Armstrong, Margaret. Hard Cover. New York: Charles Scribner's Sons, 1901. 1st Edition. Fine.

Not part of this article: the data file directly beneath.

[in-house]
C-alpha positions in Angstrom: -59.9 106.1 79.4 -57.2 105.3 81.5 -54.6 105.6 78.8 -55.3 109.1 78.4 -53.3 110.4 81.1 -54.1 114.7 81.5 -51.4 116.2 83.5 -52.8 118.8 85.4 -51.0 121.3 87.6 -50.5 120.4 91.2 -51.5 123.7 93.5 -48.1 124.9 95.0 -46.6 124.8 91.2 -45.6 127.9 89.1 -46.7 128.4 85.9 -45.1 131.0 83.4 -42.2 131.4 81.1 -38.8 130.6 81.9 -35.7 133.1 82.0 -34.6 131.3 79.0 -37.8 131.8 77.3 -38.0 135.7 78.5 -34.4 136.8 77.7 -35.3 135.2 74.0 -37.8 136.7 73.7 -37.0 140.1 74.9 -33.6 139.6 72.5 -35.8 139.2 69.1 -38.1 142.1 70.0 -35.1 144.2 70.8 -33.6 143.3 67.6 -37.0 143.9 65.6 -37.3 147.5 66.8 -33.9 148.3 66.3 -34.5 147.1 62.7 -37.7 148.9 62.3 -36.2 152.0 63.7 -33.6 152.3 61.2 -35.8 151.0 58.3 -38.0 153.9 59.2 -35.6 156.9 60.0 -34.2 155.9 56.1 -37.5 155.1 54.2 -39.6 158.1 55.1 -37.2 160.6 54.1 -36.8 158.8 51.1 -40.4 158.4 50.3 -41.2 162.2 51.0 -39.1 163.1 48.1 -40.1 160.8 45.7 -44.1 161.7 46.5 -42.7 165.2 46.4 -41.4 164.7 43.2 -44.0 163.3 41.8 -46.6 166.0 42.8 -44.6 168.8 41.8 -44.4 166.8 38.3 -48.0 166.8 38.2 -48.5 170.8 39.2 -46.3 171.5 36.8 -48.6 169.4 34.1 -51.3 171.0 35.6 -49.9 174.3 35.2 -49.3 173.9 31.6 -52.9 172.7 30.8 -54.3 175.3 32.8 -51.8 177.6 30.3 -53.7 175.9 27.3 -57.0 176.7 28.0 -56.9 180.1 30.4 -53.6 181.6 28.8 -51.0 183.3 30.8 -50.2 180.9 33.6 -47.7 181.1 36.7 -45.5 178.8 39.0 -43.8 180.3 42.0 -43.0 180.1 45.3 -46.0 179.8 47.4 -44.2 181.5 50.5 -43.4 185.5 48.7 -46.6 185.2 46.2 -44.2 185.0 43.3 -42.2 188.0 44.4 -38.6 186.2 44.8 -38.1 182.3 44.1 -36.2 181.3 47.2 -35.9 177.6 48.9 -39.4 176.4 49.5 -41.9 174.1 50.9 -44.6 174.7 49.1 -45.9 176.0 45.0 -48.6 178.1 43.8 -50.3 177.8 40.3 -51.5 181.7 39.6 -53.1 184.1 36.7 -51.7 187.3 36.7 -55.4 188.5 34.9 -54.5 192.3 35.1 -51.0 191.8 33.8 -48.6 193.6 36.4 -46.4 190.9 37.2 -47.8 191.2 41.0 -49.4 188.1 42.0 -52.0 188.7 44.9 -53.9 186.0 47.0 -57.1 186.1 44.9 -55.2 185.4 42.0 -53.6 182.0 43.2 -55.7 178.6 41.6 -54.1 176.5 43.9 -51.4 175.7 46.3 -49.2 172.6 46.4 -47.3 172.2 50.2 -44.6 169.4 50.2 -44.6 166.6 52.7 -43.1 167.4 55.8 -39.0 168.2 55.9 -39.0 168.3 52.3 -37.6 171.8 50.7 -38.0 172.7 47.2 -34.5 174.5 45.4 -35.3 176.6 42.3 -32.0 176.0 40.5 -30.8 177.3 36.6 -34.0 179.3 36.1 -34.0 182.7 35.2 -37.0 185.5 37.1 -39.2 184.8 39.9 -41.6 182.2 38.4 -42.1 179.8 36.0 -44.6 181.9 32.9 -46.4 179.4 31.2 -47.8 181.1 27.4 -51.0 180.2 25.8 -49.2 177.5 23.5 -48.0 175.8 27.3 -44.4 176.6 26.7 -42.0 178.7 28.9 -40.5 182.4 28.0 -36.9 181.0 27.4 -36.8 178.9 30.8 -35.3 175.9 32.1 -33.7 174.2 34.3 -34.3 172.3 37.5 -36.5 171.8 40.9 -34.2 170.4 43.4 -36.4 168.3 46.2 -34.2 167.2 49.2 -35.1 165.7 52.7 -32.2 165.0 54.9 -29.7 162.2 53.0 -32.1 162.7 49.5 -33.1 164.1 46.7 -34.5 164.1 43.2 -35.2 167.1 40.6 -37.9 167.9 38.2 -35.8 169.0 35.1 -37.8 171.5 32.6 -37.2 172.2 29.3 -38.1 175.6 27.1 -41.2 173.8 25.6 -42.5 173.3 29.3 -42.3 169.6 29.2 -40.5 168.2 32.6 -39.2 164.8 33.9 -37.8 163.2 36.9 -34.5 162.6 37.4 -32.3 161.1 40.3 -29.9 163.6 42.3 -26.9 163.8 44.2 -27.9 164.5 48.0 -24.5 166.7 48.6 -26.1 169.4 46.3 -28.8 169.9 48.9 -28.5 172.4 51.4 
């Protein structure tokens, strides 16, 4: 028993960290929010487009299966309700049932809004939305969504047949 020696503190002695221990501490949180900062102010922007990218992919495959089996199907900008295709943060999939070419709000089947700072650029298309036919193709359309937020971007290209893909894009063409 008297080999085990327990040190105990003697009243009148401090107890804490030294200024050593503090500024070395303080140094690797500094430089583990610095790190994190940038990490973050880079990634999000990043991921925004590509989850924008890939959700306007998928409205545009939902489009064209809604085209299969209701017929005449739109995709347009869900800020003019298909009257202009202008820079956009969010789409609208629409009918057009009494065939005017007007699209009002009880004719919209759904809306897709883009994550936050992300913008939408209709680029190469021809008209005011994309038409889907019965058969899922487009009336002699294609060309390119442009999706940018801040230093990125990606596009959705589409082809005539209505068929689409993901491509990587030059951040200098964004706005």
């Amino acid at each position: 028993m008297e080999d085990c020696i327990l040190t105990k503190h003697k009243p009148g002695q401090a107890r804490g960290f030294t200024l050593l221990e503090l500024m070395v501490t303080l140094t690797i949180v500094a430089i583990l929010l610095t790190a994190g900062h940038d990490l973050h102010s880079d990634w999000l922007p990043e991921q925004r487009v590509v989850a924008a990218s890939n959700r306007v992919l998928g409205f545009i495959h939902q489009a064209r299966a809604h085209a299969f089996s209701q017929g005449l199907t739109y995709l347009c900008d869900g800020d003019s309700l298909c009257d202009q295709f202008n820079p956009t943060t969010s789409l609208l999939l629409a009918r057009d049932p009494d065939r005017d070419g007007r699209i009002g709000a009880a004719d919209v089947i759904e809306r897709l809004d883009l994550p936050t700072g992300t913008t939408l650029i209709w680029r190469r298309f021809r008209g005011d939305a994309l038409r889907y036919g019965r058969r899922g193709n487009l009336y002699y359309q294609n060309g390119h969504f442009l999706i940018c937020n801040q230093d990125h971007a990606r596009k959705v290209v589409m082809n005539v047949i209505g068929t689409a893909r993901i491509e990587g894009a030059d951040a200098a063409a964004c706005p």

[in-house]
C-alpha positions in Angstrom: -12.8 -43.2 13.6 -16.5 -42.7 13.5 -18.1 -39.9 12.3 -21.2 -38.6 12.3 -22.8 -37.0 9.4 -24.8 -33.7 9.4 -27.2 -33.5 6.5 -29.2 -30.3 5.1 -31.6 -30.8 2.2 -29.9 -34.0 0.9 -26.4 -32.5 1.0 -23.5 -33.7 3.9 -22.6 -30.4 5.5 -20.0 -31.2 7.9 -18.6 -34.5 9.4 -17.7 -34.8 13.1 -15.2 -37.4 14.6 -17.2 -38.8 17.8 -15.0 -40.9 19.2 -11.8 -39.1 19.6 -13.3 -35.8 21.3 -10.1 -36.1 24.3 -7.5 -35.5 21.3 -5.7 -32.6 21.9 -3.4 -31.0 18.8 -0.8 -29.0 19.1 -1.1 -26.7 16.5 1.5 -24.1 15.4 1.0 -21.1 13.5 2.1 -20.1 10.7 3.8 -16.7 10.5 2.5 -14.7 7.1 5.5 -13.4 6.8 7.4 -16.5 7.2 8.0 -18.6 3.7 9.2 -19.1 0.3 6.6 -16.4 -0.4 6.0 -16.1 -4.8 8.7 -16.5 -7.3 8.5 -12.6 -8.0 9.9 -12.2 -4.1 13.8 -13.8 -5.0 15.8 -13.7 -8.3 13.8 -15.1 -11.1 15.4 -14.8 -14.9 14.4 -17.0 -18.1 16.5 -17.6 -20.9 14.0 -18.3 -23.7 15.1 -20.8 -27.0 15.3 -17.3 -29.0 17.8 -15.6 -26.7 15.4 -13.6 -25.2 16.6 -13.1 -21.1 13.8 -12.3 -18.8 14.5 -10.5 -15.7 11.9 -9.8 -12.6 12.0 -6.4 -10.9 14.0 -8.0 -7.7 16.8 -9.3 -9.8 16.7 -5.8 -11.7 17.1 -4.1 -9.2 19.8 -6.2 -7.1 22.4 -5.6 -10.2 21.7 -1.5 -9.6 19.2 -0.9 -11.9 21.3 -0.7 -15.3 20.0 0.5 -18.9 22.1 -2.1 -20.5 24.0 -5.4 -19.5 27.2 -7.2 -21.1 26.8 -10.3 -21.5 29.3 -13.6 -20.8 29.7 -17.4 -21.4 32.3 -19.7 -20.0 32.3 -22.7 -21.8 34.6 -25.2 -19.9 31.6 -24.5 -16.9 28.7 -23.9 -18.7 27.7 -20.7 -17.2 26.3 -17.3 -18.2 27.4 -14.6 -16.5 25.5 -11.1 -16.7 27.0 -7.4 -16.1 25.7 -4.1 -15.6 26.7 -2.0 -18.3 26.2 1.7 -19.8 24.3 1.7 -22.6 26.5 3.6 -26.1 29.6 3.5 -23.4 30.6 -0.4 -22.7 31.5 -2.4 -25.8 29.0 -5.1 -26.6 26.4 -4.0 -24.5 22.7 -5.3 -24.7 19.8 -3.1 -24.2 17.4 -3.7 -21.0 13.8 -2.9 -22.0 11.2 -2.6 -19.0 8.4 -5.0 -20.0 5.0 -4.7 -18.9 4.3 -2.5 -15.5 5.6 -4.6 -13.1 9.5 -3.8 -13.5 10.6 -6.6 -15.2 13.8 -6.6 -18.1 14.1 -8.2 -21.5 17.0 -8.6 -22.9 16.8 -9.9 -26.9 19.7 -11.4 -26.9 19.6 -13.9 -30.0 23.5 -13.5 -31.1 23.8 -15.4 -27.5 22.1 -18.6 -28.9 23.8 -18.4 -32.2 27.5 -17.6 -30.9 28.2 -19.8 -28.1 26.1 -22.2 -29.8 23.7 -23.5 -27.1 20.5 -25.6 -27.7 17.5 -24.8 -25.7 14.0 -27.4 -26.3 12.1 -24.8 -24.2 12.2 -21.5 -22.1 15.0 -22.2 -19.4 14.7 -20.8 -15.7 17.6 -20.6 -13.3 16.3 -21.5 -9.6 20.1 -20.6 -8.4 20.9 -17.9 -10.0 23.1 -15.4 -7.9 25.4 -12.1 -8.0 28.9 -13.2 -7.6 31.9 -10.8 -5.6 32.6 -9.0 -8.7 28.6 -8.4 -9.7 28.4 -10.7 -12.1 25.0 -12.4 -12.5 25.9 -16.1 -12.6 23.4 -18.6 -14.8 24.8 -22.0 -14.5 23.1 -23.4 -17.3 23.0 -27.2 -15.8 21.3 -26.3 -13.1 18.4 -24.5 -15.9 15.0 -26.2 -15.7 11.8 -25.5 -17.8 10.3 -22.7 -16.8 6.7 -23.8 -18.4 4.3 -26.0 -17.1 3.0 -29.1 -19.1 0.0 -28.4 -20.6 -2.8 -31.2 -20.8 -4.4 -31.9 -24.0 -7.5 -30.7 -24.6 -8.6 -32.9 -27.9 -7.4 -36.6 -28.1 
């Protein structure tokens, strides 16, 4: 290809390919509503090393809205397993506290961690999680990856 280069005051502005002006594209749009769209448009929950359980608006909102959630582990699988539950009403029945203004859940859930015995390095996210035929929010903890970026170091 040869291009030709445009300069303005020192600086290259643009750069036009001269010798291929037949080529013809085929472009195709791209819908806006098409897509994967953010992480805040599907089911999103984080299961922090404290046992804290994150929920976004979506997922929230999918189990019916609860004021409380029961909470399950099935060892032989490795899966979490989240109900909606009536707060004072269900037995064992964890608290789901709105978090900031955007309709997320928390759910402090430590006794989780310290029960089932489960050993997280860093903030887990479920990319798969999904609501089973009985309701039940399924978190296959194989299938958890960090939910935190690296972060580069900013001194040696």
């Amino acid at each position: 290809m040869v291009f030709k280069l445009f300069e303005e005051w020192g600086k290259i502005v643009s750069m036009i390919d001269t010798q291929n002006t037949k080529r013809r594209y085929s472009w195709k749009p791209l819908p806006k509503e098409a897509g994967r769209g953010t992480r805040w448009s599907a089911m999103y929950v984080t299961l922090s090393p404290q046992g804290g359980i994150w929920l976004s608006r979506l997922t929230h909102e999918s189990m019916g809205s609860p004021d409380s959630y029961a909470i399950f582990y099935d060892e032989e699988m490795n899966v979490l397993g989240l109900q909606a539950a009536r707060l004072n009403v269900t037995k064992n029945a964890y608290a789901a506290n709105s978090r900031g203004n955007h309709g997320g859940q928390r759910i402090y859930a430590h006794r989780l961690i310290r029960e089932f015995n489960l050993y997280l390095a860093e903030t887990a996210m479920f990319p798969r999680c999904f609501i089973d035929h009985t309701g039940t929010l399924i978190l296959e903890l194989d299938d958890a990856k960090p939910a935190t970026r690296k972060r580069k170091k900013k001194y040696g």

Illustrated by Howard Chandler Christy. First edition, printing two. Publisher's decorative red cloth designed by Margaret Armstrong, with an illustration to the front board of a winged sword in black, flower and vine decorations in gilt, lettered in gilt. About fine, with a slight lean to the spine, former owner's inscription to a front flyleaf, else fine. A beautiful copy. Gullans and Espey 56. BAL 2368 The Cavalier is a historical romance novel set in the Antebellum American South. Cable, a native of New Orleans, was an important Southern author who is noted for his realistic portrayal of Creole life in his home state of Louisiana. An abolitionist with extreme regional pride, Cable was, as The Encyclopedia of Southern Culture notes, "unable to reconcile his love for the South with his abhorrence of slavery and racism;" accordingly, his works vary between supporting the reformation of the New South without racial inequality and nostalgia for the idyllic South of the past. Margaret Armstrong (1867-1944) was a renowned artist and designer in the late 19th century. Along with her contemporaries Sarah Wyman Whitman (1824-1904) and Alice Cordelia Morse (1863-1961), Armstrong is an example of how the Arts and Crafts and Aesthetic movements at the time provided new opportunities for women's employment in the arts. Raised in New York City, Armstrong first became interested in art and design in her early childhood and started designing book covers by 1890. After beginning her career with A. C. McClurg Publishing Company, Armstrong worked primarily for Scribner's and specifically focused on the works of a few authors, including Henry Van Dyke. Armstrong's style, which was influenced by the floral patterns of Art Nouveau and the lines and shapes that are characteristic of the Arts and Crafts movement, made her bindings distinct, which was useful in terms of advertisement and branding an author's works as a unique set. After 1913, Armstrong produced few publisher's book covers, choosing instead to focus on writing and illustrating her own books.